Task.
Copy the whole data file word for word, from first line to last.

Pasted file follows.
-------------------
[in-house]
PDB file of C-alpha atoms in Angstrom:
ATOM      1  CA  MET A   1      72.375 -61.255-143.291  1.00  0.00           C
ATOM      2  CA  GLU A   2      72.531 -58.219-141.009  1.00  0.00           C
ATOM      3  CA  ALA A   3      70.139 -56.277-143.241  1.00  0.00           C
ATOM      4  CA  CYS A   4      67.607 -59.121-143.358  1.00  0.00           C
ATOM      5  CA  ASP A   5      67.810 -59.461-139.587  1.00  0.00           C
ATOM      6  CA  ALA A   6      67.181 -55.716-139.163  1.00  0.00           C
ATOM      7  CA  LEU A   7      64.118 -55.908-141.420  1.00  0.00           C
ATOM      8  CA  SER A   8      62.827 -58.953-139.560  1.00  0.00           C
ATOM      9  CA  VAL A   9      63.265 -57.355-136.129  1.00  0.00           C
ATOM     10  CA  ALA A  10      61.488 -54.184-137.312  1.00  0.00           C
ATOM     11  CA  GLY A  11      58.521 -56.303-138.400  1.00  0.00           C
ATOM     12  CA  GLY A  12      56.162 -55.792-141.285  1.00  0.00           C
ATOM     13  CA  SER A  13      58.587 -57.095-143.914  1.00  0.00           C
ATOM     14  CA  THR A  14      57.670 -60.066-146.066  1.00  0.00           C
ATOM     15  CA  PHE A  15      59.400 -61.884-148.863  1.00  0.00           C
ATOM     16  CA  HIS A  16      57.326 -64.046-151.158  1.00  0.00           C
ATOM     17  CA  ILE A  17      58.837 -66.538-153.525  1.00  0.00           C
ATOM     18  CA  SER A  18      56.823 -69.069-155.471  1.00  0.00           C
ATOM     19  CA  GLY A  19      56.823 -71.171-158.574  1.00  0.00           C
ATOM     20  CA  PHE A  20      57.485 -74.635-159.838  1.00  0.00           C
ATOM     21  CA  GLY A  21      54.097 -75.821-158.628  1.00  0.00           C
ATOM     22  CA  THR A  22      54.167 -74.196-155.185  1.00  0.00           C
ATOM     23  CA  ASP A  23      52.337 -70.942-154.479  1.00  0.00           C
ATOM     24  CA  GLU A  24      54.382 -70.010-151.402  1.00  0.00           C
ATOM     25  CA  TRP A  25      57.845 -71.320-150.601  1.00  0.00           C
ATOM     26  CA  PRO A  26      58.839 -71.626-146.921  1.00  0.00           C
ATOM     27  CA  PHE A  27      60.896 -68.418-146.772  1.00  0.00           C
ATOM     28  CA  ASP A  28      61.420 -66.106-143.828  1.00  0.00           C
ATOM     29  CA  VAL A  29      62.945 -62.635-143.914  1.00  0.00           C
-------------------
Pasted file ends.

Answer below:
[in-house]
PDB file of C-alpha atoms in Angstrom:
ATOM      1  CA  MET A   1      72.375 -61.255-143.291  1.00  0.00           C
ATOM      2  CA  GLU A   2      72.531 -58.219-141.009  1.00  0.00           C
ATOM      3  CA  ALA A   3      70.139 -56.277-143.241  1.00  0.00           C
ATOM      4  CA  CYS A   4      67.607 -59.121-143.358  1.00  0.00           C
ATOM      5  CA  ASP A   5      67.810 -59.461-139.587  1.00  0.00           C
ATOM      6  CA  ALA A   6      67.181 -55.716-139.163  1.00  0.00           C
ATOM      7  CA  LEU A   7      64.118 -55.908-141.420  1.00  0.00           C
ATOM      8  CA  SER A   8      62.827 -58.953-139.560  1.00  0.00           C
ATOM      9  CA  VAL A   9      63.265 -57.355-136.129  1.00  0.00           C
ATOM     10  CA  ALA A  10      61.488 -54.184-137.312  1.00  0.00           C
ATOM     11  CA  GLY A  11      58.521 -56.303-138.400  1.00  0.00           C
ATOM     12  CA  GLY A  12      56.162 -55.792-141.285  1.00  0.00           C
ATOM     13  CA  SER A  13      58.587 -57.095-143.914  1.00  0.00           C
ATOM     14  CA  THR A  14      57.670 -60.066-146.066  1.00  0.00           C
ATOM     15  CA  PHE A  15      59.400 -61.884-148.863  1.00  0.00           C
ATOM     16  CA  HIS A  16      57.326 -64.046-151.158  1.00  0.00           C
ATOM     17  CA  ILE A  17      58.837 -66.538-153.525  1.00  0.00           C
ATOM     18  CA  SER A  18      56.823 -69.069-155.471  1.00  0.00           C
ATOM     19  CA  GLY A  19      56.823 -71.171-158.574  1.00  0.00           C
ATOM     20  CA  PHE A  20      57.485 -74.635-159.838  1.00  0.00           C
ATOM     21  CA  GLY A  21      54.097 -75.821-158.628  1.00  0.00           C
ATOM     22  CA  THR A  22      54.167 -74.196-155.185  1.00  0.00           C
ATOM     23  CA  ASP A  23      52.337 -70.942-154.479  1.00  0.00           C
ATOM     24  CA  GLU A  24      54.382 -70.010-151.402  1.00  0.00           C
ATOM     25  CA  TRP A  25      57.845 -71.320-150.601  1.00  0.00           C
ATOM     26  CA  PRO A  26      58.839 -71.626-146.921  1.00  0.00           C
ATOM     27  CA  PHE A  27      60.896 -68.418-146.772  1.00  0.00           C
ATOM     28  CA  ASP A  28      61.420 -66.106-143.828  1.00  0.00           C
ATOM     29  CA  VAL A  29      62.945 -62.635-143.914  1.00  0.00           C